Leading AGI developers will not heed this warning, but at least it was said
— Elon Musk (@elonmusk) March 29, 2023
Similarly, Mr Mostque, Stability AI’s CEO, tweeted that despite signing the letter, he didn’t agree with the six-month pause.
“It has no force but will kick off an important discussion that will hopefully bring more transparency & governance to an opaque area.”
So yeah I don't think a six month pause is the best idea or agree with everything but there are some interesting things in that letter.
It has no force but will kick off an important discussion that will hopefully bring more transparency & governance to an opaque area
— Emad (@EMostaque) March 29, 2023
Box CEO Aaron Levie shared a similar view in his interview with Axios:
“There are no literal proposals in the actual moratorium. It was just, ‘Let’s now spend the time to get together and work on this issue.’ But it was signed by people that have been working on this issue for the past decade.”
The letter has faced substantial criticism from prominent members of the industry for lacking verification protocols over signatures, thus asserting that Xi Jinping and Meta’s chief AI scientist Yann LeCun signed the letter, despite it not being the case.
I did not sign this letter.
I disagree with its premise. https://t.co/DoXwIZDcOx
— Yann LeCun (@ylecun) March 29, 2023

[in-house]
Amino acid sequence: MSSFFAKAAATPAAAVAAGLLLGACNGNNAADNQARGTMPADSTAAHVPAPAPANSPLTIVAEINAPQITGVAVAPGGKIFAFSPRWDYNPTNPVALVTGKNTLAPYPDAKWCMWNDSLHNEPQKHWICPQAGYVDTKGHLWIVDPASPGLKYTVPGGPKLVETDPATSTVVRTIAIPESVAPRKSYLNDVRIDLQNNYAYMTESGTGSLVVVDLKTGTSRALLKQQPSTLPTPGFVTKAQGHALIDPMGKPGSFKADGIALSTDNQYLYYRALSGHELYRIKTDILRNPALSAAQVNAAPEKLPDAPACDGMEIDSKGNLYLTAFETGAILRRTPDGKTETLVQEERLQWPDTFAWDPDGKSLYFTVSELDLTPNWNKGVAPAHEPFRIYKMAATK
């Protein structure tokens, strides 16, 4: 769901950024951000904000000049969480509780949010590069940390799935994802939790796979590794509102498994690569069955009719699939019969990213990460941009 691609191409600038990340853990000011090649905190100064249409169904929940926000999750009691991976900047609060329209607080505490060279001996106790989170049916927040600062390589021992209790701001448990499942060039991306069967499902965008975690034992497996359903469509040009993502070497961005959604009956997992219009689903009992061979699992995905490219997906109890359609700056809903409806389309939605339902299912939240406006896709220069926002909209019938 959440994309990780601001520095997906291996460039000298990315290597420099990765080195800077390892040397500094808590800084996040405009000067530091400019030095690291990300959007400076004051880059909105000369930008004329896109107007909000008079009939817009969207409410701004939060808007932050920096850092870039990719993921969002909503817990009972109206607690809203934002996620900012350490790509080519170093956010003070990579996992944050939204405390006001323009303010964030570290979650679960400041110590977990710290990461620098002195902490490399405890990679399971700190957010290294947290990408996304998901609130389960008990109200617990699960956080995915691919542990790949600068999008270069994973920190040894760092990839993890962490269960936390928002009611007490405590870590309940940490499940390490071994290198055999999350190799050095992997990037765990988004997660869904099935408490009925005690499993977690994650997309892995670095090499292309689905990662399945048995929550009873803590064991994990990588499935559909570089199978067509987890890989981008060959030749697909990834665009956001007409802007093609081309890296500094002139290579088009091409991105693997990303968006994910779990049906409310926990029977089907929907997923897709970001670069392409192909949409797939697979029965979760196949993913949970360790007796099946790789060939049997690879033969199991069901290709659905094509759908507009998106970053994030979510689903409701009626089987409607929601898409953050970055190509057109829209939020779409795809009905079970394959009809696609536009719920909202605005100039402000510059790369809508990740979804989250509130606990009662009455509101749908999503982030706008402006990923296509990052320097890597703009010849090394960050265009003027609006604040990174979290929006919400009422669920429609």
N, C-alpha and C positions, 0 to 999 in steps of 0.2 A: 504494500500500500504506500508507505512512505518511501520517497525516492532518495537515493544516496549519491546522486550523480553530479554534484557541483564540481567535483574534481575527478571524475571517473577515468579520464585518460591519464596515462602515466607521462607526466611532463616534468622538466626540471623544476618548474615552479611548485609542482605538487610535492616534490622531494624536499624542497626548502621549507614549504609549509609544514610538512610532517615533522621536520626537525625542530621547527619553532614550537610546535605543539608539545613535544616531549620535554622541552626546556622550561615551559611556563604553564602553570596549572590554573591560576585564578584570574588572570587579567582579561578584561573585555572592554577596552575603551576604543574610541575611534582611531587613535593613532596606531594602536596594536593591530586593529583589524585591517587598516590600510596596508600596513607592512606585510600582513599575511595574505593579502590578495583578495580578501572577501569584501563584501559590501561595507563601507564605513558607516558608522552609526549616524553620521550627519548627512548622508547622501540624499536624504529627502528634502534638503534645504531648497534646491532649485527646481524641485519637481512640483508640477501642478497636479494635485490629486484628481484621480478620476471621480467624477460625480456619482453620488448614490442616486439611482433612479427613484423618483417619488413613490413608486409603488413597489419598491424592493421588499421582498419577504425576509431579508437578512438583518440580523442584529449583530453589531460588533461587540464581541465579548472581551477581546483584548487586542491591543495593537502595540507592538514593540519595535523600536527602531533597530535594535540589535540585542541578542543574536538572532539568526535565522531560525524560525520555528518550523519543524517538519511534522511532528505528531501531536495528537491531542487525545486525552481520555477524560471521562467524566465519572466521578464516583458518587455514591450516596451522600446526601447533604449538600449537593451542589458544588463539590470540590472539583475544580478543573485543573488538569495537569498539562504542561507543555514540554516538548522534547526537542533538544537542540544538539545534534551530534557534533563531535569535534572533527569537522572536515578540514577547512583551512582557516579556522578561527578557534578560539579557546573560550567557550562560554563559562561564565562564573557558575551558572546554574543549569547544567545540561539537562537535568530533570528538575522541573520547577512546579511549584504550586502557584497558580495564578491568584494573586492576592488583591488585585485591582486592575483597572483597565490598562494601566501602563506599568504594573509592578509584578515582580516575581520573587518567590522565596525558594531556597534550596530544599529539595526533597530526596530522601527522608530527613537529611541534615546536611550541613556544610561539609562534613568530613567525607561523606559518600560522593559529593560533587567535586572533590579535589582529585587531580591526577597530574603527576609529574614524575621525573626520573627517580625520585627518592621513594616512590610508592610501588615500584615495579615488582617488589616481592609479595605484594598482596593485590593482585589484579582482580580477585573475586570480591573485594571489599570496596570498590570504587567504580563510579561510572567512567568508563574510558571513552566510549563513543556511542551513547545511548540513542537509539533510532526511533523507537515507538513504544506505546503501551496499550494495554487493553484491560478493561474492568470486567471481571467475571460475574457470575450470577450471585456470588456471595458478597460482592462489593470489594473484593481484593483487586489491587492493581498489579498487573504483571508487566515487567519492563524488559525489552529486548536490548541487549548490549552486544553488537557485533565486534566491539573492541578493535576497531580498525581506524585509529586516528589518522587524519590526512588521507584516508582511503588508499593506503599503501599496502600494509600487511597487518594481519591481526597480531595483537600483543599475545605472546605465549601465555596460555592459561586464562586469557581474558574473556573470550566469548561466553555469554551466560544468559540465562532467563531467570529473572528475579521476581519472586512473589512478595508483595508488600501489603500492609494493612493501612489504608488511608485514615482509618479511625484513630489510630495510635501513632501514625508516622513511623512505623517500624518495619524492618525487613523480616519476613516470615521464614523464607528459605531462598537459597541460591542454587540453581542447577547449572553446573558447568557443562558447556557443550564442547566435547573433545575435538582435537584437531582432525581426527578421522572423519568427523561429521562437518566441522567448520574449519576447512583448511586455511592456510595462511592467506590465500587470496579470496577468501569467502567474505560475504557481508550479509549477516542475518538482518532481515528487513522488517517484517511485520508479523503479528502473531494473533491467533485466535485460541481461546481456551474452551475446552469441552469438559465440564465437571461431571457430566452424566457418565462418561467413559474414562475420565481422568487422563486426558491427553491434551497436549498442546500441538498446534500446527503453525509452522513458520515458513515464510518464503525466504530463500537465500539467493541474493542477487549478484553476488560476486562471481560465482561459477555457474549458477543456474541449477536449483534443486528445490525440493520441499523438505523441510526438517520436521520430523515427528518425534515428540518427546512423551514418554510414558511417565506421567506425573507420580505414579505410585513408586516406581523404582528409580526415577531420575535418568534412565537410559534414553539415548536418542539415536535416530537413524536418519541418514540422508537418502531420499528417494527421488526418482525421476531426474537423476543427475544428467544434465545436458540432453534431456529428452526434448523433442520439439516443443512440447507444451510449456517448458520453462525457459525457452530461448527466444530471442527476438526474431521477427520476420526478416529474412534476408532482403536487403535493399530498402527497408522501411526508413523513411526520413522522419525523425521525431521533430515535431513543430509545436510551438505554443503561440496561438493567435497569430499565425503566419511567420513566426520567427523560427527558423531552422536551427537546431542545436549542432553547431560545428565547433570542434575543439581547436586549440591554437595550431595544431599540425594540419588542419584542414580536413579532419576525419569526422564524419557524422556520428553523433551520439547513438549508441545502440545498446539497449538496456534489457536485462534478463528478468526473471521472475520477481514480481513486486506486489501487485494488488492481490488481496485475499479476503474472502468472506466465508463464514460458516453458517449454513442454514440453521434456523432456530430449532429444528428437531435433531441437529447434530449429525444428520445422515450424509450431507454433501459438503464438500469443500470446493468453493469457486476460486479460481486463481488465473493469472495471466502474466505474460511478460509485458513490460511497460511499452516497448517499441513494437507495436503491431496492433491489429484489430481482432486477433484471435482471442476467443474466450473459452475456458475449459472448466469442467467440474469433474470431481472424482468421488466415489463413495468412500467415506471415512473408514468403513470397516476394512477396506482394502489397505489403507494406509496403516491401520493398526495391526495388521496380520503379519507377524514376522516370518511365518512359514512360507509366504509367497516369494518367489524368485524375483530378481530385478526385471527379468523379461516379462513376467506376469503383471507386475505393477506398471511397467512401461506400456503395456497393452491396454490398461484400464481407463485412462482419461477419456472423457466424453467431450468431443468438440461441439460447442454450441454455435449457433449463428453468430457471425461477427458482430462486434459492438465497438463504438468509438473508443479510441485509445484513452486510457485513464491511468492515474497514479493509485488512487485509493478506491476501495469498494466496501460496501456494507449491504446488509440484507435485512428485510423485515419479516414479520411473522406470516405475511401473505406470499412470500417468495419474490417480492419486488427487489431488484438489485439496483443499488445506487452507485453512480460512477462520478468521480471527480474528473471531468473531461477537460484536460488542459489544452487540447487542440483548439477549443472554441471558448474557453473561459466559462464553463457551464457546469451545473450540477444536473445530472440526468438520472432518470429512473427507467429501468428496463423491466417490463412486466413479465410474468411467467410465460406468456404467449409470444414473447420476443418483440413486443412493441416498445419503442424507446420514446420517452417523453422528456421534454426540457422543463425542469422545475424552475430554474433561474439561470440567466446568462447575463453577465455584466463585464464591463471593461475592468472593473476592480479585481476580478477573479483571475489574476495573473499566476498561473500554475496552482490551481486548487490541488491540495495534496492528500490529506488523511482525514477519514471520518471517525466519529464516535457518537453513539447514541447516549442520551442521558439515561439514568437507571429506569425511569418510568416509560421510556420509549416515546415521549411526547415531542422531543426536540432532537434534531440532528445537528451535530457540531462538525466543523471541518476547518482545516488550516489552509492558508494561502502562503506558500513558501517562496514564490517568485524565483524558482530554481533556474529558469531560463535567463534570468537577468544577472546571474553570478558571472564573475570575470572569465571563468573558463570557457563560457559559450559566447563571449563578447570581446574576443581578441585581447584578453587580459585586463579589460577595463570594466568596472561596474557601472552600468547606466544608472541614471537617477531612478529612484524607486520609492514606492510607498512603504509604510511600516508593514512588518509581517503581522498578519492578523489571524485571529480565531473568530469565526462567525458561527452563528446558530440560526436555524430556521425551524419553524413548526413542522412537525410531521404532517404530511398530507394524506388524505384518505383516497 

Similarly, experts have spoken out against the Institute for supposedly using their research to support the letter’s claims, warning about imagined apocalyptic scenarios over immediate issues, such as the biases programmed into the machines.
Italy’s ban of ChatGPT
Two days after the letter to pause AI developments became public, Italy’s Privacy Regulator ordered OpenAI to ban access to ChatGPT in Italy because of increasing privacy concerns.
The Italian National Authority for Personal Data Protection said that it would block and investigate OpenAI, effective immediately, for processing the data of Italian users, as it supposedly goes against the EU’s privacy law, the General Data Protection Regulation (GDPR).
Italy’s privacy watchdog said that the company lacked a legal basis to justify “the mass collection and storage of personal data … to ‘train’ the algorithms” of ChatGPT.”
Italian authorities expressed concern over ChatGPT’s data breach, exposing users’ conversation and payment information last week.
Similarly, they accused OpenAI of not verifying the age of users, thus exposing “minors to absolutely unsuitable answers compared to their degree of development and self-awareness.”
OpenAI representatives communicated to Politico that despite banning ChatGPT in Italy, they disagree with Italy’s accusations: “we believe we comply with GDPR and other privacy laws”.
Similar rhetoric seems to be emerging throughout Europe.
The consumer advocacy group BEUC urged the EU and national authorities to investigate ChatGPT and the way it deals with “consumer protection, data protection and privacy, and public safety.”
Even though OpenAI doesn’t have offices in the EU, its representatives in the European Economic Area have 20 days to communicate their plan to bring ChatGPT into compliance with Europe’s GDPR laws. Otherwise, the company may be forced to give up 4% of its global revenue as a penalty.
Although it is very unlikely that the open letter will result in a moratorium, it has fuelled the debate surrounding the risks associated with AI. As Italy has taken decisive action to stop ChatGPT usage, we may see other EU states following suit.
Editor’s Note: The opinions expressed here by the authors are their own, not those of Impakter.com — In the Featured Photo: Melting Ice in the Antarctic Featured Photo Credit: Jan Van Bizar